Allegedly, everyone and their mothers are now making a pair of smart glasses, including Facebook.But a BuzzFeed news report Note that, obviously, Facebook is considering building a face recognition function in the upcoming AR glasses. Um, no, thank you.
In an internal meeting, Facebook’s vice president of augmented reality and virtual reality Andrew Bosworth (Andrew Bosworth) said that the social media giant is considering whether it has the legal ability to include facial recognition in its AR glasses. According to Buzzfeed, Bosworth said that facial recognition “may be the most difficult problem because the benefits are so obvious, the risks are so obvious, we don’t know where to balance.” His comment was to an employee about this type of A response to the question of whether the technology has the potential for “real world harm” (especially tracking). As for the potential benefits, Bosworth pointed out that if you forget the name of an acquaintance or have blindness on your face, you will secretly search for the name of an acquaintance.
There are a lot of things to unzip here. For starters, the comments seem to focus on whether these AR smart glasses should include the legality of facial recognition, rather than in an ethical sense, which is not encouraging.A pair of Google Glass notorious incidents Tear off a woman’s face in a bar Sparked a nationwide discussion about the privacy implications of smart glasses-and those No Has facial recognition function. Even if you use facial recognition for “benign” reasons, it will bring a greater moral dilemma.
For example, it is not clear whether anyone can opt out of Facebook, and Facebook will use the database to enable the feature. If you walk around outside, pass by a soldier unknowingly, then you can learn your name, and it is possible to access your Facebook profile in a 2-second encounter, it will be very fascinating Pointedly.The consent form should be at the forefront of any facial recognition technology, so the BuzzFeed report that Bosworth clearly criticized the situation in Illinois is disturbing Biometric Information Privacy Act (BIPA), Which requires that all companies that collect biometric data must first obtain their consent. In January, Facebook was ordered to pay a fee. 650 million USD settlement In a class action lawsuit in Illinois, the company was accused of collecting facial recognition data without consent, thereby violating BIPA.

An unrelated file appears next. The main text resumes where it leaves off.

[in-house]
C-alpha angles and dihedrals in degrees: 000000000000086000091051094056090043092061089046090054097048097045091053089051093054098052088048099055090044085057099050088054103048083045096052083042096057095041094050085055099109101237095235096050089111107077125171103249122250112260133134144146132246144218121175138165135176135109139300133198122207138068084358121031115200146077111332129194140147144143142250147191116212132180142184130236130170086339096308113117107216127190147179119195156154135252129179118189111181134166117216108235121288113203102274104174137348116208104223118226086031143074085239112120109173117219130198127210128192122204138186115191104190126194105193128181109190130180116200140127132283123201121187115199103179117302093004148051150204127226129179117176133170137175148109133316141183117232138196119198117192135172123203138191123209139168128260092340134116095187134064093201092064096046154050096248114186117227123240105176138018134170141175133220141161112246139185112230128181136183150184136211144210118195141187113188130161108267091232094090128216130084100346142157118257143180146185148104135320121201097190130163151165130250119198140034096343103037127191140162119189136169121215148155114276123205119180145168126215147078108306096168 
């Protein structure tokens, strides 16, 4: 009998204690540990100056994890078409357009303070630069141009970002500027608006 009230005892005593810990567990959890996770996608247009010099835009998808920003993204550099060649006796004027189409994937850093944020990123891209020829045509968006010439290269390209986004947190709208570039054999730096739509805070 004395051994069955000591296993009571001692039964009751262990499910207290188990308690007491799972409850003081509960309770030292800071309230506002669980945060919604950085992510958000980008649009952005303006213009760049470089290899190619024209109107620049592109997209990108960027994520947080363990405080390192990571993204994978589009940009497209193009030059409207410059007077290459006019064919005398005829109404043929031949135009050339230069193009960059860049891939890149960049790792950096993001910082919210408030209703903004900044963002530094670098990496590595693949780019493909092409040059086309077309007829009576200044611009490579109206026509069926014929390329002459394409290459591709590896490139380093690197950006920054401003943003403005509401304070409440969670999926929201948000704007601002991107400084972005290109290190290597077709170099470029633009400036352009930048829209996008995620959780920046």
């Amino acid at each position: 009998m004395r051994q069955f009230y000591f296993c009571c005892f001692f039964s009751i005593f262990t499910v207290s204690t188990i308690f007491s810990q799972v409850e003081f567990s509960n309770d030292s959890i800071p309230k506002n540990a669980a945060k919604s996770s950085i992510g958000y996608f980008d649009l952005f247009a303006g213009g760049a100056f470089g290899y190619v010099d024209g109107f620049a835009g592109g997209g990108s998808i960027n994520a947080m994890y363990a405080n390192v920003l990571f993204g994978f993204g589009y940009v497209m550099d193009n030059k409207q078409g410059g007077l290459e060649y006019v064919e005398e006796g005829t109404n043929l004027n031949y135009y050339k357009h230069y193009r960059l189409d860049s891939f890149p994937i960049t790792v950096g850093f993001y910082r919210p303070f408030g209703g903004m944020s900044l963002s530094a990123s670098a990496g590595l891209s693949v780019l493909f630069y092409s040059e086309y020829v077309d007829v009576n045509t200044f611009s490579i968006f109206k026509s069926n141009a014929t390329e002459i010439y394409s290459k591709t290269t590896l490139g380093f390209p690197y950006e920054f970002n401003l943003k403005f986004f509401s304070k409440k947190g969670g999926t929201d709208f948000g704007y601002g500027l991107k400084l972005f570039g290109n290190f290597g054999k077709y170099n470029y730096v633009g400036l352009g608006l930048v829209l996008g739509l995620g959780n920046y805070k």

With all this in mind, Facebook is even confused that Facebook even considers including this technology in devices with a history that has made people feel uneasy. In other words, Facebook will eventually not include facial recognition in its smart glasses. In a tweet following BuzzFeed’s report, Bosworth acknowledged that facial recognition is “a controversial topic” and that the company will conduct “open discussions on the advantages and disadvantages.”He also emphasized that Facebook’s smart glasses “if not [facial recognition] But if it can be done in a way that satisfies the public and regulators, there are some good use cases. ”
The latter part is the crux of the problem. Facial recognition is still a controversial technology, and there should never be a consensus on how to use it in society. At the beginning of this month, Minneapolis bans police From the beginning of the use of facial recognition technology, until November, The Los Angeles Police Department does the same thing. In total, 13 cities Local law enforcement agencies are prohibited from using this technology throughout the United States. Several cities, Including San Francisco with Boston, Also prohibits the government from using facial recognition. Even before Facebook is expected to launch these smart glasses later this year, people and legislators miraculously liked the technology, but of all companies, Facebook’s privacy record is not the best.
In short, society has almost no enthusiasm for wearing extremely simple smart glasses on the face, let alone glasses with facial recognition.Such equipment has Before failure, with May fail again, Because so far, no company has succeeded in persuading consumers, this is definitely their gadget need. If Facebook wants to do this in the right way, it will release a pair of smart glasses that solve consumer problems, rather than a pair of glasses that instantly knock down a bucket of worms.